The money you put into your 401(k) doesn't reduce the calculated expected family contribution on your Free Application for Federal Student Aid. That doesn't mean that you don't want to fund your 401(k), though. Putting money in your 401(k) has long-term benefits beyond financial aid. In the short term, it's also one of the better places to save money if you're looking for aid.
Understanding EFC and COA
Your eligibility for need-based financial aid comes from the difference between your college's cost of attendance and your EFC. For example, if you have an EFC of $7,300 and your college has a $29,100 COA, your financial need would be the $21,800 difference between the two. If you can make your EFC go down, your aid eligibility goes up and you could get more need-based financial aid.
Income and EFC
If you're a dependent student, both your income and your parents' income get considered as a part of your EFC. The more money you and your parents make, the more the FAFSA will calculate that you can afford to pay towards college. While certain types of income can be excluded, you can't pull out the money that you or your parents put into 401(k) accounts. If everyone's combined income is $85,000 before 401(k) contributions and $80,000 after them, the $85,000 is what counts for the FAFSA.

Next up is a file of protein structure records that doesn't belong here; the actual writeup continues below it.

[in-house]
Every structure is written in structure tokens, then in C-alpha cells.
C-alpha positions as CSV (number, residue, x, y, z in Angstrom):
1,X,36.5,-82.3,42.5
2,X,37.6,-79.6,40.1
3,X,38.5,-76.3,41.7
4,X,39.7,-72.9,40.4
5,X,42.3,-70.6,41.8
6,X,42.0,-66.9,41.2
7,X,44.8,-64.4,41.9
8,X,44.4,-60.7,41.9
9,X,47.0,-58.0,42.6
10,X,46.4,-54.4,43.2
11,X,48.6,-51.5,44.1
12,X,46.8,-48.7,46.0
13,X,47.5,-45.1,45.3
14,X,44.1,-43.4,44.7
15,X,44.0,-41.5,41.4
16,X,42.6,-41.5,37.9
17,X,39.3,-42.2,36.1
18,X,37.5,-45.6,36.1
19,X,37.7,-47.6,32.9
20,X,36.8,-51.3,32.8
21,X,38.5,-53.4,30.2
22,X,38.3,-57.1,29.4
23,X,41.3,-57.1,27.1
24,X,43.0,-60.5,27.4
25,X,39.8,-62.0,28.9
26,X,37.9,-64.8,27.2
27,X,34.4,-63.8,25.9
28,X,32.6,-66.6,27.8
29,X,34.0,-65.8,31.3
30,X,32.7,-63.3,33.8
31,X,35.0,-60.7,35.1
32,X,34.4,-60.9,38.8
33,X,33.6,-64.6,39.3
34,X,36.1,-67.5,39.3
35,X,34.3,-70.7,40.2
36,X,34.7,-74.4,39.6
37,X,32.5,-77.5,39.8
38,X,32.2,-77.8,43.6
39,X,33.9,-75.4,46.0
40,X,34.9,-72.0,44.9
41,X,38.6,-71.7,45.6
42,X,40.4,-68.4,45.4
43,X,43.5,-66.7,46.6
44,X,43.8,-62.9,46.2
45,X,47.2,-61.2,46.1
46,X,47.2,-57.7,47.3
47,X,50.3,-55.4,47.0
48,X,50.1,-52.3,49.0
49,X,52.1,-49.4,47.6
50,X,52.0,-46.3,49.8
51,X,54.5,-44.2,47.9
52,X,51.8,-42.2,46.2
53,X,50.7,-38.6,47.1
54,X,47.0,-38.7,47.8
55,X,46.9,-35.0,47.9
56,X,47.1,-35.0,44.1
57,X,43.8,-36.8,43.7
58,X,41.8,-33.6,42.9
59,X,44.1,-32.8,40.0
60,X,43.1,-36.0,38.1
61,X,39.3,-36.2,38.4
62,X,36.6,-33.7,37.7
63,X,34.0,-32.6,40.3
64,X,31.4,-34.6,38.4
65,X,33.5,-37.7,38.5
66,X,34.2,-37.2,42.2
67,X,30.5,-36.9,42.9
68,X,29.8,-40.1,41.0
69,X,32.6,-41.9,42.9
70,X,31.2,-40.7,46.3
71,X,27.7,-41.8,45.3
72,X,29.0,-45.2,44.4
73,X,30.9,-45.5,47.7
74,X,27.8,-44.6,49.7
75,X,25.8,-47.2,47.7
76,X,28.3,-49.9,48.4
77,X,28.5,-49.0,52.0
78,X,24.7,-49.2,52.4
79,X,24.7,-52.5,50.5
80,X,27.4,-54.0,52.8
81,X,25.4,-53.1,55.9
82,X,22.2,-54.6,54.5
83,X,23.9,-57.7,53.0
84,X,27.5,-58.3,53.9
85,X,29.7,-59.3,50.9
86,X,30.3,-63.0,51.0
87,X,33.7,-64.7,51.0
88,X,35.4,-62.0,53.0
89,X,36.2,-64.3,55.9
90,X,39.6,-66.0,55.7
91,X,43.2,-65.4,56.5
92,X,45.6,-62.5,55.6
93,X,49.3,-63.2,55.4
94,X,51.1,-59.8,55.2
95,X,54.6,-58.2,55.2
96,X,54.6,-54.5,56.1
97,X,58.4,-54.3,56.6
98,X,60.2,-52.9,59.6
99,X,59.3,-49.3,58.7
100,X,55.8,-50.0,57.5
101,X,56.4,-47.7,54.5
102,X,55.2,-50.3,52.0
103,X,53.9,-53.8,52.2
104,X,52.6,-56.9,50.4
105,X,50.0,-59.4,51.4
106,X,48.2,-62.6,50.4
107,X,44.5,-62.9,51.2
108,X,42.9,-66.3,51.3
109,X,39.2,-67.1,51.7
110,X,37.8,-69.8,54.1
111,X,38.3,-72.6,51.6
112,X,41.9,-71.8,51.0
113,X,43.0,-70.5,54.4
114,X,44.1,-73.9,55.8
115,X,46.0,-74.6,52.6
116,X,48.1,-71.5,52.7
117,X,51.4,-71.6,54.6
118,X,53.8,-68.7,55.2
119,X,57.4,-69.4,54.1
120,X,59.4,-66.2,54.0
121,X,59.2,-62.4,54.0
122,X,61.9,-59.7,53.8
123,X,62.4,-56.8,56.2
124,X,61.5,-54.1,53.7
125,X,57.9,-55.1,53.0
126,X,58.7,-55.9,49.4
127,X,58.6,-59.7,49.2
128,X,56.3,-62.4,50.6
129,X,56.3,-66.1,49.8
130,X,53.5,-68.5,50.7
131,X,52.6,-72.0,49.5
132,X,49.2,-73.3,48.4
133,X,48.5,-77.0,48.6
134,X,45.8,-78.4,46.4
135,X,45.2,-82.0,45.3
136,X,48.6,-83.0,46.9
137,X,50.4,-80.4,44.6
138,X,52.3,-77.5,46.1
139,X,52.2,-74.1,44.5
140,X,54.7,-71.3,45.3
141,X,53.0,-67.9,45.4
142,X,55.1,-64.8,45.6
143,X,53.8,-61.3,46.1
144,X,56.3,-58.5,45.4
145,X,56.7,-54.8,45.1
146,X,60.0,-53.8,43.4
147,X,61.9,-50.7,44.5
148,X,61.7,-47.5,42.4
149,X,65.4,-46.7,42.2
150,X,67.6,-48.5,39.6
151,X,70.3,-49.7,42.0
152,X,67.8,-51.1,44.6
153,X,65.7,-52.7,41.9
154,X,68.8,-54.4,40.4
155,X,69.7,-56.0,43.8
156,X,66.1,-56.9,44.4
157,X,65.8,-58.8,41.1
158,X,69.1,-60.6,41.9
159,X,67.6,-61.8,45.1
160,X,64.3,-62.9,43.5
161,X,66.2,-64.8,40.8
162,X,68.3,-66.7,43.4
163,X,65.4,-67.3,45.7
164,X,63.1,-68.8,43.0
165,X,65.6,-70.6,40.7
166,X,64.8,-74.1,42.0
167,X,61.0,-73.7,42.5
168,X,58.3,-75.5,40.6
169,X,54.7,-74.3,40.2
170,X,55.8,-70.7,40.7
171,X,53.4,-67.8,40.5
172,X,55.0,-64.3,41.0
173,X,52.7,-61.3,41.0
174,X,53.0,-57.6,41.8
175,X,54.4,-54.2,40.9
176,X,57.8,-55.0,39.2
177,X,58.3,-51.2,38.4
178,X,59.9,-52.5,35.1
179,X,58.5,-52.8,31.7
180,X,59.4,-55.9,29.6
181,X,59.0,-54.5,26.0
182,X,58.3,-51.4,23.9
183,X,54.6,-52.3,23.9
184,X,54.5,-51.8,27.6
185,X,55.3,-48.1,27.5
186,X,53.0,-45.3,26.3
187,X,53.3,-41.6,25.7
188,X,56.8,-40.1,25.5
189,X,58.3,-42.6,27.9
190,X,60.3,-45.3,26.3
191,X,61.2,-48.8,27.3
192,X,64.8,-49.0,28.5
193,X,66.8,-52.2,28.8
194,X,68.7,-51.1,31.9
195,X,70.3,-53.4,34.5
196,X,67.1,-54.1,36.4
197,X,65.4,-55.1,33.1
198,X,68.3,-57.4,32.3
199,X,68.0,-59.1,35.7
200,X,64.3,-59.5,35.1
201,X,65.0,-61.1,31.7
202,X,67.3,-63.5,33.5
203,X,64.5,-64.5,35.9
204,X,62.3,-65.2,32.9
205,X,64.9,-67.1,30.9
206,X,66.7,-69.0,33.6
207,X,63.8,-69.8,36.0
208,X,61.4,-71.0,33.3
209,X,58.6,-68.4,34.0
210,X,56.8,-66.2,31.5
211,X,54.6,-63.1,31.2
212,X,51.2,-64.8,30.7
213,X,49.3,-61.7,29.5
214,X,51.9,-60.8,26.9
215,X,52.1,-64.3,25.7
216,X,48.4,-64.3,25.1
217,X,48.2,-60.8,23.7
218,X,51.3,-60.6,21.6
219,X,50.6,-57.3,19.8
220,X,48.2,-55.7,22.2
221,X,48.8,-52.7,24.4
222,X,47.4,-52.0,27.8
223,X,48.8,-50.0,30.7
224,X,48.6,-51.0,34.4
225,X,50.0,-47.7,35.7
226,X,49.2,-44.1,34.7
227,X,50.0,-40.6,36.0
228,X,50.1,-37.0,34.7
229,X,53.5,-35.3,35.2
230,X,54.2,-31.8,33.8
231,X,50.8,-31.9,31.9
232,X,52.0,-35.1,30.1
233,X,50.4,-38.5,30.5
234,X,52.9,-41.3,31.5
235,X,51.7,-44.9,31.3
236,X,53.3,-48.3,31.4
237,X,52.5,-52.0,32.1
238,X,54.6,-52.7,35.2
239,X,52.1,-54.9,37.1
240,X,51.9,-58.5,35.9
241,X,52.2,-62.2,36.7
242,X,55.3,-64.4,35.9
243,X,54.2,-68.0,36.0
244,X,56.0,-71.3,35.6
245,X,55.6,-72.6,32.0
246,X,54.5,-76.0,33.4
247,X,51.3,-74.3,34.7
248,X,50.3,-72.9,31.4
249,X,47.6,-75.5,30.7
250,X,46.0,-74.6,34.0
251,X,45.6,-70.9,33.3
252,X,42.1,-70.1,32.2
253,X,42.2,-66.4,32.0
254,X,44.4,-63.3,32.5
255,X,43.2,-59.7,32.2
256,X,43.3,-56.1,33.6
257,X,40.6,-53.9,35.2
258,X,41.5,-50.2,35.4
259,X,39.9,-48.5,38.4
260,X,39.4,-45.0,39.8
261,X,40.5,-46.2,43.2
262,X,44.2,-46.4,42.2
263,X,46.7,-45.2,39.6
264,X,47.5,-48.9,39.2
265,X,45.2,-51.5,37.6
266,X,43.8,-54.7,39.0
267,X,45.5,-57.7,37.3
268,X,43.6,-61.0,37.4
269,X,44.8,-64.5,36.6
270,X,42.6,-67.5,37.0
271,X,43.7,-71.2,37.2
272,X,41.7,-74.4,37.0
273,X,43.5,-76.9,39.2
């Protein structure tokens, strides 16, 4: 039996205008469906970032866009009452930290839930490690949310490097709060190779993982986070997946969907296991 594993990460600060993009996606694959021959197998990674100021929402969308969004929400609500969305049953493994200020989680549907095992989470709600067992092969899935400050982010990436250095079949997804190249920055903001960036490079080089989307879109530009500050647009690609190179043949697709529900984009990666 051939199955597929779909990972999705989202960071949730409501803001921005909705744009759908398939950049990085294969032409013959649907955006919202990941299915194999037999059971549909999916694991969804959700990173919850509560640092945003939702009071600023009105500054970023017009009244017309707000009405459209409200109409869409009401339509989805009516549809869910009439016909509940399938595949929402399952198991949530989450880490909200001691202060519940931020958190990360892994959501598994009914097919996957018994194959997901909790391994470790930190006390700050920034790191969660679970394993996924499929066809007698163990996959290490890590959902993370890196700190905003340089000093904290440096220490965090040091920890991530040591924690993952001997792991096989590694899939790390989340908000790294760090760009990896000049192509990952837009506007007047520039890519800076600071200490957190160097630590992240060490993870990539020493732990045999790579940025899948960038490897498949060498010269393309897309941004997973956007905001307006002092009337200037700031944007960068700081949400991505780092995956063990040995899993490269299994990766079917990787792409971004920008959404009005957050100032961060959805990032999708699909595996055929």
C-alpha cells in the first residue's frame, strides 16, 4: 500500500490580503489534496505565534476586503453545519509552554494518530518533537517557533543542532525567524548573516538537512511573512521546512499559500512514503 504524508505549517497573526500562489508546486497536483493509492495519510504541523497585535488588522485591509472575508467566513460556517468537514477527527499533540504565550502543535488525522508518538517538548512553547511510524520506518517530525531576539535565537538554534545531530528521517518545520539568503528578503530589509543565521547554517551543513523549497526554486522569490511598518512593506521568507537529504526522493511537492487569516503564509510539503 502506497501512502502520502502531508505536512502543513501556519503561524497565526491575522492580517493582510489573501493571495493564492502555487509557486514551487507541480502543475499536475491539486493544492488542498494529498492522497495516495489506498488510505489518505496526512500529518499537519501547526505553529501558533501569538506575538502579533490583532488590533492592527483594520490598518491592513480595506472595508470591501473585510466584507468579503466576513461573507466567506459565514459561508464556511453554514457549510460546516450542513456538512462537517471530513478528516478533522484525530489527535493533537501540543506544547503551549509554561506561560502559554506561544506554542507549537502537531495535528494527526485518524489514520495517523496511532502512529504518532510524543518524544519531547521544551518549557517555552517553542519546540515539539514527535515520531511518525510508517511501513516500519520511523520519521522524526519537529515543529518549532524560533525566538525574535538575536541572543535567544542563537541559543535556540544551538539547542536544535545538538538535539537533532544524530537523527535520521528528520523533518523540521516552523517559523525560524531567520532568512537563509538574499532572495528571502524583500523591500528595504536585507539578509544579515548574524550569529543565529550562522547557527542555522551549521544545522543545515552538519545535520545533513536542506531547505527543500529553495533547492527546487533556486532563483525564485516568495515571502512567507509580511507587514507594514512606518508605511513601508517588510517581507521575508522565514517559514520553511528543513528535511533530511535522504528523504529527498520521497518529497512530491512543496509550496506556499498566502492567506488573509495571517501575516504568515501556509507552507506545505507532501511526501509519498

401(k) Accounts and EFCs
Once money is in a 401(k) account, though, the rules get more favorable. The FAFSA looks at your assets and your parents' assets when it decides what your EFC should be. However, the calculation excludes money in a 401(k) account or in other qualified retirement accounts like IRAs. In other words, you'll get the same aid whether you and your parents have $2 million saved or have nothing saved in 401(k) accounts.
Money that you or your parents save outside of a 401(k) or other retirement account does get counted in your EFC. For instance, if your parents have $200,000 saved in regular accounts, as of 2014 the FAFSA could require them to spend up to $11,280 per year, out of that money towards your education. You could have to spend up to 25 percent of your savings, so if you have a $20,000 account that isn't a 401(k), up to $5,000 could be added to your EFC.
- FederalStudentAid: How Aid Is Calculated
- The New York Times: Answers on the FAFSA, the Free Application for Federal Student Aid
- Forbes: Save for Retirement Now, Get More College Aid Later
- Forbes: 2014 Guide To FAFSA, CSS Profile, College Aid And Expected Family Contribution
- Federal Student Aid. "Who Gets Aid." Accessed Oct. 14, 2020.
- Sallie Mae. "How America Pays for College 2020." Accessed Oct. 14, 2020.
- Federal Student Aid. "Wondering How the Amount of Your Federal Student Aid Is Determined?" Accessed Oct. 14, 2020.
- Board of Governors of the Federal Reserve System. "Report on the Economic Well-Being of U.S. Households in 2018 - May 2019." Accessed Oct. 14, 2020.
Steve Lander has been a writer since 1996, with experience in the fields of financial services, real estate and technology. His work has appeared in trade publications such as the "Minnesota Real Estate Journal" and "Minnesota Multi-Housing Association Advocate." Lander holds a Bachelor of Arts in political science from Columbia University.